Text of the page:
By: Irina Vanzhula, M.S.
Would you like to be happy? Of course! Why wouldn’t you? Most people believe that they must get rid of all negativity to create a better life. Abundant self-help books and websites teach us how to get rid of all negative thoughts and feelings and accumulate positive ones. With a brief internet search, you can find long lists of ideas on how to be happy. If they worked, we would all be very happy, all the time. However, 20% of adults in the US experience depression and 31% suffer from anxiety disorder in their lifetime (NAMI, 2018). Maybe long-term happiness is not possible and the struggle to obtain it contributes to our unhappiness.
The most common definition of happiness is feeling good. This feeling is usually fleeting, and we put forth a lot of effort to try to hold on it. We chase things that we believe would make us happy, such as more money, a different job, a new relationship, having that “ideal” body, or not having to deal with some problem, such as a physical or mental illness. We spend a lot of time, energy, and money in the search for happiness, such as working more hours to get a new job and make more money, spending time on dating apps, dieting and spending hours at the gym, and looking for ways to control how we feel. We try to avoid unhappiness if at all possible.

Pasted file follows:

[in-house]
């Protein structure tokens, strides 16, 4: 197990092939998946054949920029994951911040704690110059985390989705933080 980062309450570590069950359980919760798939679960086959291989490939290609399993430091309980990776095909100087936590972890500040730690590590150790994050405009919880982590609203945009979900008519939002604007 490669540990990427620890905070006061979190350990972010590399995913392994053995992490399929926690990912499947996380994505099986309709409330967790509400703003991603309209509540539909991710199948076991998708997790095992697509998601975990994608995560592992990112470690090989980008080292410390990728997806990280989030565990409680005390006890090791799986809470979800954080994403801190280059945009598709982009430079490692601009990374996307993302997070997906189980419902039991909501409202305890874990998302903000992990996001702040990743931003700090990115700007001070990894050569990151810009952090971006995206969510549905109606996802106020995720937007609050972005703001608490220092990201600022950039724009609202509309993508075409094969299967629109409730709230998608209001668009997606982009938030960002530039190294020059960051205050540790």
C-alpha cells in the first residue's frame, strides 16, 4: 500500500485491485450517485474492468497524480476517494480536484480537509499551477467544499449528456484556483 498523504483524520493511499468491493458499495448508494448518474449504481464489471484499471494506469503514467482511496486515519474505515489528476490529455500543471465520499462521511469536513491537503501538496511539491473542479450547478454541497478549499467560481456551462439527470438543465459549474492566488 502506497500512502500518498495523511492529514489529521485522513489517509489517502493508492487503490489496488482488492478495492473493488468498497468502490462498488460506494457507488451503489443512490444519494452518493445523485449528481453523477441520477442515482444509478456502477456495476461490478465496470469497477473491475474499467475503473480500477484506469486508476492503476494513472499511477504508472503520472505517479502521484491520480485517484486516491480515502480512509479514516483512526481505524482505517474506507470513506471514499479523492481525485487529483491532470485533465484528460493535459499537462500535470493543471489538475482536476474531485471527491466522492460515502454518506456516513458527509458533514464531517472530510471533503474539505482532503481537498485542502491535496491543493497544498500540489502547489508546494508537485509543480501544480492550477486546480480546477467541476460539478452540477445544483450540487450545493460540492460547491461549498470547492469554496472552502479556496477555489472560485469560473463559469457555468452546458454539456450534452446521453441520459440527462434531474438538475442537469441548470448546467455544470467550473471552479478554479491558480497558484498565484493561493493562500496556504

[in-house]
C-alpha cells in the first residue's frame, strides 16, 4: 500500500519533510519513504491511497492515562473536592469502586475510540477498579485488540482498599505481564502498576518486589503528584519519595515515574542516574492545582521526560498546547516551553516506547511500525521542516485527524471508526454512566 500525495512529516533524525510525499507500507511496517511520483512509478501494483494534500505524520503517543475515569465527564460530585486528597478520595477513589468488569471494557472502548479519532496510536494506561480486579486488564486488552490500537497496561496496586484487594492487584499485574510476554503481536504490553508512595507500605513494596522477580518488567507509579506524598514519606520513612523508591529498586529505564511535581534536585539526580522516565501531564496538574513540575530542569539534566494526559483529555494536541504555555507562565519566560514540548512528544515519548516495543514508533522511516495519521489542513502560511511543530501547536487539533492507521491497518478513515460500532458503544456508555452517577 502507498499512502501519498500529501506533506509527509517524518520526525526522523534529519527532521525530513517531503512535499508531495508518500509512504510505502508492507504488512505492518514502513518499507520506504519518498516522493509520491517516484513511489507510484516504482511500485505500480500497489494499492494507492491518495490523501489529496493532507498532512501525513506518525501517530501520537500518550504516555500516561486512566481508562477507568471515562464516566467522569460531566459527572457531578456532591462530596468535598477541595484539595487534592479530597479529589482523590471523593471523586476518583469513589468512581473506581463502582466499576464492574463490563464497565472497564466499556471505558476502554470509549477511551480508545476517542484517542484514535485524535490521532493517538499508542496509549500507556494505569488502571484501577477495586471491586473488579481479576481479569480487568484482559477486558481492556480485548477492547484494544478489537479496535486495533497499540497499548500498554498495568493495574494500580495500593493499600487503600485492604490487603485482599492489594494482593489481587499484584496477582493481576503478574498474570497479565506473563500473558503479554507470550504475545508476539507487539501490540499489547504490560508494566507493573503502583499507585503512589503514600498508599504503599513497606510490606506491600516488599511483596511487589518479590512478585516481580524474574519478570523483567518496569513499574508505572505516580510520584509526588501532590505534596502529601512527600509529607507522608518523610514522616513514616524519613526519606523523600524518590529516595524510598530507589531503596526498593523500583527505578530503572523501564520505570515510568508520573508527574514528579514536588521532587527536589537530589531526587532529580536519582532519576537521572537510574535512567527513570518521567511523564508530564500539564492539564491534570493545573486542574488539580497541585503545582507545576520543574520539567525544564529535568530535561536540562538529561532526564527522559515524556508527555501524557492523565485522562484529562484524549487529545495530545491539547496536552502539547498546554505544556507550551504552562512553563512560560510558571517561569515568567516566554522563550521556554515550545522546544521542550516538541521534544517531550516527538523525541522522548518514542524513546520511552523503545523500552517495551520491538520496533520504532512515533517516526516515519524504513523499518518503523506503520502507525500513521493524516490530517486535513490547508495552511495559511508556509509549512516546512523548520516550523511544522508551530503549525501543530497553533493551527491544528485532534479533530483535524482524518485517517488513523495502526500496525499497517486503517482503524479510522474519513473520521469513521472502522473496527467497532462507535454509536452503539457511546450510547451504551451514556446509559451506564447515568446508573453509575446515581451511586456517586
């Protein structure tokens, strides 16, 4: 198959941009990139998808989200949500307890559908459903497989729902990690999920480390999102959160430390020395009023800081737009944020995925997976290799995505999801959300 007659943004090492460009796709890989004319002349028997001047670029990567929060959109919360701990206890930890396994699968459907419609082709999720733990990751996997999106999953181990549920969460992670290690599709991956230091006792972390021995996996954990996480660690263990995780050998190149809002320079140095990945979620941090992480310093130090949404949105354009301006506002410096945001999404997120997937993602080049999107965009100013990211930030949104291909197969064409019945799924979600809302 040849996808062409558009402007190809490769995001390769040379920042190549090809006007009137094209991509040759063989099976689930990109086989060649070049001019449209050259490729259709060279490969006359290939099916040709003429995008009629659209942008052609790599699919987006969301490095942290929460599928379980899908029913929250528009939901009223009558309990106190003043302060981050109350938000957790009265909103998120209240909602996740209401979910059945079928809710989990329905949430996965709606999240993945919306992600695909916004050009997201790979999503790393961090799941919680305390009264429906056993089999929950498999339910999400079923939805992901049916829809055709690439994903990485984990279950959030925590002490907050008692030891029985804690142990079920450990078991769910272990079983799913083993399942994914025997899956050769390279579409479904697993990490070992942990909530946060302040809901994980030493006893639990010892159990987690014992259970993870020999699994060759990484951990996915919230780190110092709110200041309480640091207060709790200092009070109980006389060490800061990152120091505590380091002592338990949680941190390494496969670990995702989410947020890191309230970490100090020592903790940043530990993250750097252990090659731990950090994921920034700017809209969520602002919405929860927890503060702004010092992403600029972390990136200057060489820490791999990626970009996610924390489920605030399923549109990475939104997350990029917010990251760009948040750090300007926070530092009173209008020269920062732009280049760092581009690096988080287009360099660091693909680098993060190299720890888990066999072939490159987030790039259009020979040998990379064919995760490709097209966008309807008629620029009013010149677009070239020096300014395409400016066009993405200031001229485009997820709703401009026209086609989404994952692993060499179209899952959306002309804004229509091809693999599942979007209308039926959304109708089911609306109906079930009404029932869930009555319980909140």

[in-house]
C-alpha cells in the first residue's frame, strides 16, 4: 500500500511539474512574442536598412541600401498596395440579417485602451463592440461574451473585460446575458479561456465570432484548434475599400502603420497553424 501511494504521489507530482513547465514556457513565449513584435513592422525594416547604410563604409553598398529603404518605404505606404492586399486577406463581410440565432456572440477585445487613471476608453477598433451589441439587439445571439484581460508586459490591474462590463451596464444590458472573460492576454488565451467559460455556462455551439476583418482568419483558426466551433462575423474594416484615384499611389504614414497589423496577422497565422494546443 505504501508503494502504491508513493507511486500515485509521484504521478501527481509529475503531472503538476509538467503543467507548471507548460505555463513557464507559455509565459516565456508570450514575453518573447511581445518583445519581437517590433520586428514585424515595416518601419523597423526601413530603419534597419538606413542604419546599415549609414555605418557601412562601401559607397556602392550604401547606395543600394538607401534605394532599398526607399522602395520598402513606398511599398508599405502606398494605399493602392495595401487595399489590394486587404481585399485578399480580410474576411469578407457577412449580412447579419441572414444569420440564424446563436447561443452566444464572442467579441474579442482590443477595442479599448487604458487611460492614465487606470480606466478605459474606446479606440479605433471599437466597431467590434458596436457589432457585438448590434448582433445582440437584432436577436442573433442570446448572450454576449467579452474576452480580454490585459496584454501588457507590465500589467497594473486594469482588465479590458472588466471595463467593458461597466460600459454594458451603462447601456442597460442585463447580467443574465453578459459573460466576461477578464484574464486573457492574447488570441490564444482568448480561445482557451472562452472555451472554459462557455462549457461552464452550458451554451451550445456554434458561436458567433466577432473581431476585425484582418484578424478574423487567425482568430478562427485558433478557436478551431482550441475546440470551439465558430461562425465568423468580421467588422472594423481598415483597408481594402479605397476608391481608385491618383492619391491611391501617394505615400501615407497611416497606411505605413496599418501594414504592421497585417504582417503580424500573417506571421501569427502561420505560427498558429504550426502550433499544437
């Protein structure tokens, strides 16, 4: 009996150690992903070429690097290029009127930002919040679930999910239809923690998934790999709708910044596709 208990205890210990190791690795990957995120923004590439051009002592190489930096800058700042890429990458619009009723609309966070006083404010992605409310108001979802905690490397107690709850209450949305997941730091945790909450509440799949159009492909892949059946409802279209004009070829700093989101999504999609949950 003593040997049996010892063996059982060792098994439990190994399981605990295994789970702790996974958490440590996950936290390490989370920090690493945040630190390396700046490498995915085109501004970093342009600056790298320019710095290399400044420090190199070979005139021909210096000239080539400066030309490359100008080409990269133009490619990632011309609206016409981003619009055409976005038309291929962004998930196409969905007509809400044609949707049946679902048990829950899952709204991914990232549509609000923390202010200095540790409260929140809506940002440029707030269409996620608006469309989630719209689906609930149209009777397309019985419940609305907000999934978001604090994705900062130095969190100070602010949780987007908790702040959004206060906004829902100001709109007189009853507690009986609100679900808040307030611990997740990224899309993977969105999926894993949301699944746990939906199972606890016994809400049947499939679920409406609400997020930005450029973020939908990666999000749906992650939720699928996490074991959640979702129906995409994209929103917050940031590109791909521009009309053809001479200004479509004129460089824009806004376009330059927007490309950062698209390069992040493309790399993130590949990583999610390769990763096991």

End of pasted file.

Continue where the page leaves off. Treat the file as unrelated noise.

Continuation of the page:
Unfortunately, all these strategies only work in the short-term (if they are effective at all) and we find ourselves searching for happiness yet again. This happiness chase is largely unsatisfying and can even lead to development or worsening of depression and anxiety. When we are unhappy, we often believe that something is wrong with our environment or even ourselves. Have you ever thought, “What’s wrong with me? Why can’t I be happy like everyone else?” or “Something is wrong with me because I am so unhappy”? We often believe that if we can’t achieve happiness, we have failed.
Where did we get this idea that we should always be happy? The United States was built on the promise of the “pursuit of happiness” and it is one of the most important goals in Western culture. Our society assumes that happiness is a natural state and that mental suffering is abnormal. Suffering is often seen as a weakness or a character flaw. Instead, suffering is a normal part of life. Negative thoughts and feelings are not your enemy, and most things we value come with a full range of emotions. Having more money or a new job comes with exciting opportunities and new difficulties. A relationship brings love and joy, but also disappointment and frustration.
Psychological pain and suffering are part of being human. Our brains developed to survive, which involves worrying about dangers, to evaluate our surroundings, and be dissatisfied with what we have. We would not have built fancy sky-scrapers if humans several hundred years ago were satisfied about their wooden hut. So many songs, paintings, and other works of art would have never been created if humans were always happy. Enduring difficult emotions is a valuable experience that makes us better individuals. Aristotle used the term catharsis to define emotional healing that comes through experience of one’s emotions.